Last year I asked a friend to come with me to the red-light district in Delhi. She’s a writer with interests in women’s issues. My motivation for going wasn’t foolish curiosity but rather a need to know and to understand the face of prostitution in Delhi. I’ve heard that most of the women are stolen from poverty-stricken villages in Nepal and across north India, sold and resold and forced to work until their bodies age prematurely. They wash-up on the streets of Delhi, homeless, diseased and broken.
Delhi screams of gender injustice. Everyday I see the ravishes of poverty – class politics and class economies that keep the poor, particularly poor women, disenfranchised. It enrages me to see women carrying loads of bricks and sand in perfect balance on their heads at construction sites – guided by men, equally poor but more worthy of less strenuous work because they have a Y chromosome. Injustice roars at all levels here. Poor women don’t get educated enough to get entry-level jobs or they’re not allowed to work outside the confines of their caste, if they work at all. I asked one supervisor at a catering company whether he would hire a woman – he insisted he would but he said that a woman has never applied for a job. The truth, The lie – both say a lot: Women don’t apply for entry-level jobs; Men won’t hire women.
The middle class and the wealthy have access to sustained education and the white-collar jobs that come with that education. There are plenty of powerful and professional women in India’s booming economy. But does the boom trickle down? It’s also a highly conservative place and it’s easy to see that women face inequality at best and basest oppression at worst. Honor killings and rape are permanent headlines in the papers here.
Back to a year ago when I wanted to visit the red light district – I couldn’t find someone to take us to GB Road, the area near Old Delhi where brothels line the street atop plumbing and electrical shops. So we didn’t go, life took over, we put the visit on hold.
Collapse months and lots of related stories and you arrive at this week. I decided to give the proceeds of the play that I wrote about last week to an organization working with trafficked women in Delhi. I met with a group that is opening a home for young girls below 18 who have been kidnapped and forced into prostitution.
The stories brought me to tears and the need to see GB Road roared again. Mom agreed to come with me and we went this week. Maybe it was a stupid thing to do but I figured that if we walked with purpose and met people’s eyes, we would be safe.
The girls are stolen, sold, raped into submission, burned with cigarettes and tortured until they comply. They service up to 30 men a day in dark, squalid rooms. Very young girls are the preferred and illegal commodity and they rarely leave the buildings. Men are stupid enough to believe that the younger the girl the cleaner the vagina. It’s also believed that young girls make men more virile. The police know that the brothels teem with the underaged but they extract bribes from the pimps and business thrives, uninterrupted. In fact, the police have a satellite office in the middle of GB Road and a precinct at the top of the street. For the children of prostitutes, life is misery. They hide under the bed while mom works. Adult prostitution is actually legal with caveats that are ignored.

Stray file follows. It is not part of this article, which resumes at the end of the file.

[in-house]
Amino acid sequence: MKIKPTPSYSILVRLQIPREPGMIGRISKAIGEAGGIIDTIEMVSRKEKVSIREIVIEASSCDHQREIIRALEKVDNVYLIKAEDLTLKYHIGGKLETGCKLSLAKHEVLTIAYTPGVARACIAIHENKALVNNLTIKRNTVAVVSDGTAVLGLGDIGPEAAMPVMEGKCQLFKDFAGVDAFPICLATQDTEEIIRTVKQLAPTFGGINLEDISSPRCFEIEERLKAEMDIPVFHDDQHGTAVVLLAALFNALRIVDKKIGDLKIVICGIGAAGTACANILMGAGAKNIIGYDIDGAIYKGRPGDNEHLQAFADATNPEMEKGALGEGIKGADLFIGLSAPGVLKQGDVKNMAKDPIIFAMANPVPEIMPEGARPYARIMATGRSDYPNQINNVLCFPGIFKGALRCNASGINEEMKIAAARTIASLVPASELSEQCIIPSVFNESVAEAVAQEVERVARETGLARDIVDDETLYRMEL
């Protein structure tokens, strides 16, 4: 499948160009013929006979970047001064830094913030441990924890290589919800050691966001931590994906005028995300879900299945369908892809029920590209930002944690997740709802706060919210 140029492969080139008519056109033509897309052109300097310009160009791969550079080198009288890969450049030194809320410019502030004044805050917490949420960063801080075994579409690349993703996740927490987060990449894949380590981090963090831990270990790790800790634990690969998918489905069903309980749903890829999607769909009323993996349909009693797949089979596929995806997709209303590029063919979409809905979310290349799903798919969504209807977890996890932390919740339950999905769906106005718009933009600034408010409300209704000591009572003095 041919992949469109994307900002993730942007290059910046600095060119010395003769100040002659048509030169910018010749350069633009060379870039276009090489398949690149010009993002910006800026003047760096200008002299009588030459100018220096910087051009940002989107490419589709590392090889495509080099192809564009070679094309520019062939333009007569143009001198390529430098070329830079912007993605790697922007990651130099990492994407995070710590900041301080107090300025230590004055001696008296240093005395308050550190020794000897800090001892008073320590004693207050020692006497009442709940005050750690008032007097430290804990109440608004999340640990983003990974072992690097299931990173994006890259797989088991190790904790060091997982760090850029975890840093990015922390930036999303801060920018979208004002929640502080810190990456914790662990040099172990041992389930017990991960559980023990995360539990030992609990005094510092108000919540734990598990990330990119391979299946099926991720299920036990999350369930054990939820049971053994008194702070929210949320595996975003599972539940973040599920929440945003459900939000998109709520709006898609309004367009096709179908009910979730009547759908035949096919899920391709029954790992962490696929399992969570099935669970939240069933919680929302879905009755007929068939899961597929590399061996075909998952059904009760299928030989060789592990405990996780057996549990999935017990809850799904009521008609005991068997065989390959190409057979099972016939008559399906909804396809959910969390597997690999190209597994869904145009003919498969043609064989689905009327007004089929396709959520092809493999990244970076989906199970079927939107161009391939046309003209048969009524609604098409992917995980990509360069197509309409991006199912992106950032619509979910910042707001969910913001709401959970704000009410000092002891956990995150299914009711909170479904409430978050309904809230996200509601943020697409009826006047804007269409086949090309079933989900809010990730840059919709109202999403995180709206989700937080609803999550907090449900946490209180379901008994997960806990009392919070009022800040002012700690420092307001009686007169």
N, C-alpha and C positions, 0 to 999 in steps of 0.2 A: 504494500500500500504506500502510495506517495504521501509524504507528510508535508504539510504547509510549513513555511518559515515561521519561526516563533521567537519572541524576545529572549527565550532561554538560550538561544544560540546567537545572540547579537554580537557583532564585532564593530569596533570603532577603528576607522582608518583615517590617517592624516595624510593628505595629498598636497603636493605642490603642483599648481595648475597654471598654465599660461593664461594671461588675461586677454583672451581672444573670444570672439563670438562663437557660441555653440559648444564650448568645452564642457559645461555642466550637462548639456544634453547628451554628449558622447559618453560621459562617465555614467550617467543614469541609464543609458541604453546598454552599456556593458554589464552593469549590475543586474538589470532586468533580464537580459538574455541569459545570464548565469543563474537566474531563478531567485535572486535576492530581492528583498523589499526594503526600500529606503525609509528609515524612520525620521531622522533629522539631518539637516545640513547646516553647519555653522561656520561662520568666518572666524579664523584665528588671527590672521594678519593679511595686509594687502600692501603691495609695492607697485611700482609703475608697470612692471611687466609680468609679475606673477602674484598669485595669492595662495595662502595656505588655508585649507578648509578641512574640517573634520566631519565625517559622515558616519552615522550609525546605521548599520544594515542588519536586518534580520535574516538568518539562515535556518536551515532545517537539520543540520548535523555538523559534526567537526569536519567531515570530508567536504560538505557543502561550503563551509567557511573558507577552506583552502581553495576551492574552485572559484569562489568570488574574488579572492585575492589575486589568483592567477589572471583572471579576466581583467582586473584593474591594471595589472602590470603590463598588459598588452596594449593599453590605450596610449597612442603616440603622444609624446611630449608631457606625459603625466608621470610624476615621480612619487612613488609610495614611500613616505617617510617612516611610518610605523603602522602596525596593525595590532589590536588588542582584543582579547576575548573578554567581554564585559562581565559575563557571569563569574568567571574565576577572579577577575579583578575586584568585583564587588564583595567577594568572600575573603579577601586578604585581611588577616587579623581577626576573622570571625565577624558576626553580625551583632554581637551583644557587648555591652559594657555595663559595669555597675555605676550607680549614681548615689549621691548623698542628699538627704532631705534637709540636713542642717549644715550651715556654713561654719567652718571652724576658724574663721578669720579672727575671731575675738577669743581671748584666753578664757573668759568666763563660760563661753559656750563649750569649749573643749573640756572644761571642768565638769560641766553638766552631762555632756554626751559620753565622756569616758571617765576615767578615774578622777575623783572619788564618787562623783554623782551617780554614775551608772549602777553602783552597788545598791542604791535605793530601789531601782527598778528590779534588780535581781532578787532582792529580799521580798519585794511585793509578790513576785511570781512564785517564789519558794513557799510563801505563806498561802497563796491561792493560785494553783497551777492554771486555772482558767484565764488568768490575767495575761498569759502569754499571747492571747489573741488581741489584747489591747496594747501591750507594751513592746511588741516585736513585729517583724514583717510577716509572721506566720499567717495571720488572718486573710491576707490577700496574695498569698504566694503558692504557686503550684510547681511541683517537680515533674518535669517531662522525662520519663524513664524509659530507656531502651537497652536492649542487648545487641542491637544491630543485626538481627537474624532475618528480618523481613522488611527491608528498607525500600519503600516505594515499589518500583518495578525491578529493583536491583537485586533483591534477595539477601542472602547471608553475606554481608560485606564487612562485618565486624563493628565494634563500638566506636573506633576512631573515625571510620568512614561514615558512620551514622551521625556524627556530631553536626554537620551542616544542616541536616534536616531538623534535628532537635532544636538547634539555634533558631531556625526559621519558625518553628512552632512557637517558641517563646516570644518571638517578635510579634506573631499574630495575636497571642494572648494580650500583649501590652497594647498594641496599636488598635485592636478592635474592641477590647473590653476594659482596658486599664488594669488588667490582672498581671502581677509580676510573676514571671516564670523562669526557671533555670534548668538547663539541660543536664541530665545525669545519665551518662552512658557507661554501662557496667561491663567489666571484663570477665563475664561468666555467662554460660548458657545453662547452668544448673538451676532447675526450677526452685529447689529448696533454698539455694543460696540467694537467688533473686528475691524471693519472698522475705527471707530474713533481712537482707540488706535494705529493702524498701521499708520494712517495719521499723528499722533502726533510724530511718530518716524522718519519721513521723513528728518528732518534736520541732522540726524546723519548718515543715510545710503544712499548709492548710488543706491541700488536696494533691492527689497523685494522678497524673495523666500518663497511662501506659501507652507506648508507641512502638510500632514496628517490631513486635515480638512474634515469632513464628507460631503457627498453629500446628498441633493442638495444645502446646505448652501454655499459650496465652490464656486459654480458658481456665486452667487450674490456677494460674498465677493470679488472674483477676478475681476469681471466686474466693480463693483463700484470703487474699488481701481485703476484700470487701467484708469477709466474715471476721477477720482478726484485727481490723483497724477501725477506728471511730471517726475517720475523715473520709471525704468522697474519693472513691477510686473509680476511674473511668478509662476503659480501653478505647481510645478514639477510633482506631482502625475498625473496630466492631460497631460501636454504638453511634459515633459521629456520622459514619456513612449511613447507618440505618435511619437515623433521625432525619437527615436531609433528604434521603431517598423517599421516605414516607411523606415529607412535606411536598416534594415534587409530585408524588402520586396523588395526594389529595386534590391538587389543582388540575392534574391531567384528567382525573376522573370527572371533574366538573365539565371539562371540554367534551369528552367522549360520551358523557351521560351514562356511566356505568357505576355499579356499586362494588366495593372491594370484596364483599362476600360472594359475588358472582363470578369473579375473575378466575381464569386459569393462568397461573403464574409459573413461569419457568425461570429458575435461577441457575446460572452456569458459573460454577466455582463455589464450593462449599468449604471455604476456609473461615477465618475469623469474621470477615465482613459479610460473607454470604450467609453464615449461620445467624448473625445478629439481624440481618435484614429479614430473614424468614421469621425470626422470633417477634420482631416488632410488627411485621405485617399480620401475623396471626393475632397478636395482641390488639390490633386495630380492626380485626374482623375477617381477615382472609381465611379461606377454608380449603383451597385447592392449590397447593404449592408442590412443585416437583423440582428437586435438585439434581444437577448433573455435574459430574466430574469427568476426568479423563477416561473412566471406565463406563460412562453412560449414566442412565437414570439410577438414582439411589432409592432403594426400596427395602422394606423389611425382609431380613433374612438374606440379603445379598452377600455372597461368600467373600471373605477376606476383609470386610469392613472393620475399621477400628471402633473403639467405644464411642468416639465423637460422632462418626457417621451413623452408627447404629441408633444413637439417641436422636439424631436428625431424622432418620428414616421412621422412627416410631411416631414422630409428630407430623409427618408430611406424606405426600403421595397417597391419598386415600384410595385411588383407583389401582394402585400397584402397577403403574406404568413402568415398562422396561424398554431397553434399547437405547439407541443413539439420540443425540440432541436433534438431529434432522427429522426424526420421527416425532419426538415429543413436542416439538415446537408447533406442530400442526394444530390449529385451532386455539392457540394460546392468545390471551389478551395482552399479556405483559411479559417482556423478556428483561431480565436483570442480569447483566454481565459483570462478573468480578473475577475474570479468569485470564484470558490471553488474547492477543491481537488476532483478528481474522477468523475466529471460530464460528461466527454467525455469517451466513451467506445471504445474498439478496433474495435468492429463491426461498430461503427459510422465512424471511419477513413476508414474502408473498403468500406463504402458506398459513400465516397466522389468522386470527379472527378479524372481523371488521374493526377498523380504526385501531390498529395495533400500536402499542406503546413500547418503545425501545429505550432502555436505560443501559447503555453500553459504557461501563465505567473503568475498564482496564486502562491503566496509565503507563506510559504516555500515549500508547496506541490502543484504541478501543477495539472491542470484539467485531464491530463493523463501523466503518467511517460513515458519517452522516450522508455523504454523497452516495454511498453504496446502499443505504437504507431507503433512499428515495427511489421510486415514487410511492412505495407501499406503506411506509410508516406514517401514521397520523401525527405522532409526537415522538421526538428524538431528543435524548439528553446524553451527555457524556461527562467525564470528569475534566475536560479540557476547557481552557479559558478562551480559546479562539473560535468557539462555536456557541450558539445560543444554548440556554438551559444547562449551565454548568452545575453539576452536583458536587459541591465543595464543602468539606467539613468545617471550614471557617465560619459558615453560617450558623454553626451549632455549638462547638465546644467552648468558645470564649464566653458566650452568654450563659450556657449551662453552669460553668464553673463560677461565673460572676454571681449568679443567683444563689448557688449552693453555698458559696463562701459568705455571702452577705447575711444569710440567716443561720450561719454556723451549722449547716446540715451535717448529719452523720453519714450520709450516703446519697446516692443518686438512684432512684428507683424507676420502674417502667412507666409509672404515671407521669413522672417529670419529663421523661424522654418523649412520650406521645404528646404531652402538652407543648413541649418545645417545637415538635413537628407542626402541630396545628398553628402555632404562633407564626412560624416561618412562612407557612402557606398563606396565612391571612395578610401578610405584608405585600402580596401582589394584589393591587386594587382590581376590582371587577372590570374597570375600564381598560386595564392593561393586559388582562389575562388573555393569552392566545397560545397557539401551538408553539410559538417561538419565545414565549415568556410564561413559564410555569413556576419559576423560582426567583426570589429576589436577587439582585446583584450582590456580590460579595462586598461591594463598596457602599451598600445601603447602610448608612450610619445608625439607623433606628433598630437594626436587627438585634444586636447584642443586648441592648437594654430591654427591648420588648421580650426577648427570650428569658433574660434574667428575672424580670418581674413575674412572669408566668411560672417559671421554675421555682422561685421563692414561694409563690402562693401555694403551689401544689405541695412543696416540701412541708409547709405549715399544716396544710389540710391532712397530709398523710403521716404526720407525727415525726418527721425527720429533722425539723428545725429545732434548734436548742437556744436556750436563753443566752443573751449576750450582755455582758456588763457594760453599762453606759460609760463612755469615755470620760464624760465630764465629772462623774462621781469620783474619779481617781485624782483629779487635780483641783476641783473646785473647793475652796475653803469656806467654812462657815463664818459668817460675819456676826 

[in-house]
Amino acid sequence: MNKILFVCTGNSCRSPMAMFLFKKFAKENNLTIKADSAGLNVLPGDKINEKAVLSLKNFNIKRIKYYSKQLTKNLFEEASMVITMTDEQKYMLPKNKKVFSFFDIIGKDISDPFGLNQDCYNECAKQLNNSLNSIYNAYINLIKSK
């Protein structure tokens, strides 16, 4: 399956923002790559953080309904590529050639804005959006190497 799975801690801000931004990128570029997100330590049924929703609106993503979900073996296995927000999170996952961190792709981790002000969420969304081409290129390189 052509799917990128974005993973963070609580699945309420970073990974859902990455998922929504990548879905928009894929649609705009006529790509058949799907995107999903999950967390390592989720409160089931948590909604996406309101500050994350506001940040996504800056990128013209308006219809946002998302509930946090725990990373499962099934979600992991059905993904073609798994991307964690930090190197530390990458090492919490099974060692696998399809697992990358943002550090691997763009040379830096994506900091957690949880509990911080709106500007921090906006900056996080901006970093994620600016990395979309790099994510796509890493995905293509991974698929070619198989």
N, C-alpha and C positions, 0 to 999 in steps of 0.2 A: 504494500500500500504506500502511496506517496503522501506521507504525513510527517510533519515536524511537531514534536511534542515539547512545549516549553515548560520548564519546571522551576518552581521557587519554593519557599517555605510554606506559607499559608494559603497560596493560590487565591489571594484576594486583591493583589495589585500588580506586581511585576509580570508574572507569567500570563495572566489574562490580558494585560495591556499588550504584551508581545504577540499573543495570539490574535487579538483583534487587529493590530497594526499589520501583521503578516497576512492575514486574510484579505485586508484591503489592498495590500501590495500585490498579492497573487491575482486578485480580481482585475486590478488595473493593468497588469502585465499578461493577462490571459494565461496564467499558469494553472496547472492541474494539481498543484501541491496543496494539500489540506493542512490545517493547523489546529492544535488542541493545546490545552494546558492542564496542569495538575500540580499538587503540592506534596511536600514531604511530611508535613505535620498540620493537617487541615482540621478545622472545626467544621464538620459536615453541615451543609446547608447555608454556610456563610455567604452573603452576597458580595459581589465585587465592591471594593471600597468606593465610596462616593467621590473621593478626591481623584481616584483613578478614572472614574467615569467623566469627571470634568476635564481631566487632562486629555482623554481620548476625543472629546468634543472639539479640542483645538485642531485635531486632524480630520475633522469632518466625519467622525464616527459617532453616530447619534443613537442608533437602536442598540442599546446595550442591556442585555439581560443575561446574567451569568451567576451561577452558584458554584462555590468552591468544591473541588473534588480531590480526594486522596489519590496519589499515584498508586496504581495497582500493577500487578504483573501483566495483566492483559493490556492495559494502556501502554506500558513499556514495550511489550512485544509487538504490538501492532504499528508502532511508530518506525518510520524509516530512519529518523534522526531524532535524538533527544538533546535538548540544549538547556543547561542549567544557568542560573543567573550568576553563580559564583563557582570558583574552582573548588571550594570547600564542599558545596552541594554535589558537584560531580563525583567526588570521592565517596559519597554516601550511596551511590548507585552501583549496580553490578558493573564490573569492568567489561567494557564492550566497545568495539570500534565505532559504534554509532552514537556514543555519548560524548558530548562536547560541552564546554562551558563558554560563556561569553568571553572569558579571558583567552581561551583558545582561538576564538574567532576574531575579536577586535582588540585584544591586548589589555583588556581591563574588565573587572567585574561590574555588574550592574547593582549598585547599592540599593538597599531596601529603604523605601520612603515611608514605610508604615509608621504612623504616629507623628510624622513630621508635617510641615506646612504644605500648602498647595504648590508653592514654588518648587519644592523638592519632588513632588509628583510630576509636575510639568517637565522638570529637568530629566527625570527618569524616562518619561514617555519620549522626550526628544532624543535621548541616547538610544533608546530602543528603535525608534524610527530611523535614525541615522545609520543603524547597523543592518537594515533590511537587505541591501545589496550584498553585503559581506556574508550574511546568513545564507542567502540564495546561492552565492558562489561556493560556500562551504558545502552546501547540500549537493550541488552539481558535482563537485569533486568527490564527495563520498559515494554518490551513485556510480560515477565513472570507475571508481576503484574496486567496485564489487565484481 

I urge you to watch this extraordinary documentary. It will haunt you:
Here are photos of the visit. First a view of GB Road. The brothels line the upper floors of the buildings. Notice how some windows are bricked-in with only very small openings:
The women were not pleased with my presence and they hissed or gestured for me to get away. Most scattered or covered their faces when they saw the camera.
Pimps sit on stools at the bottom of the stairs that lead to the brothels. Sometimes there was an older woman near the stairs – perhaps a madame steering business. I’ve been told that during the busy hours, men line the hallways inside, drinking and waiting their turn.
Your faithful police, here to help (and extort):
Women shout at the men below:
Happily changing the subject – Earlier in the week I went to Little Lhasa, the Tibetan refugee colony in Delhi. It’s home to thousands of immigrants and Tibetans born in India. Tibetans here are not granted Indian citizenship. They live stateless, administered by a government in exile. In December, India granted citizenship to a woman born here to Tibetan parents. It was an important milestone for Tibetans refugees in India.
There were Buddhist monks and businesses catering to Tibetan tastes:
With mom in front of the temple:
George has named my three house guests (Grandmom, Barbara and Kiki) the “Gran-Bar-Ki’s” . Here are the GranBarKis at a friend’s rug showroom:
And me, holding the most expensive piece of clothing that I have ever touched: a ten-thousand-dollar ($10,000.00!) beaded wedding skirt. I didn’t buy it. Too heavy.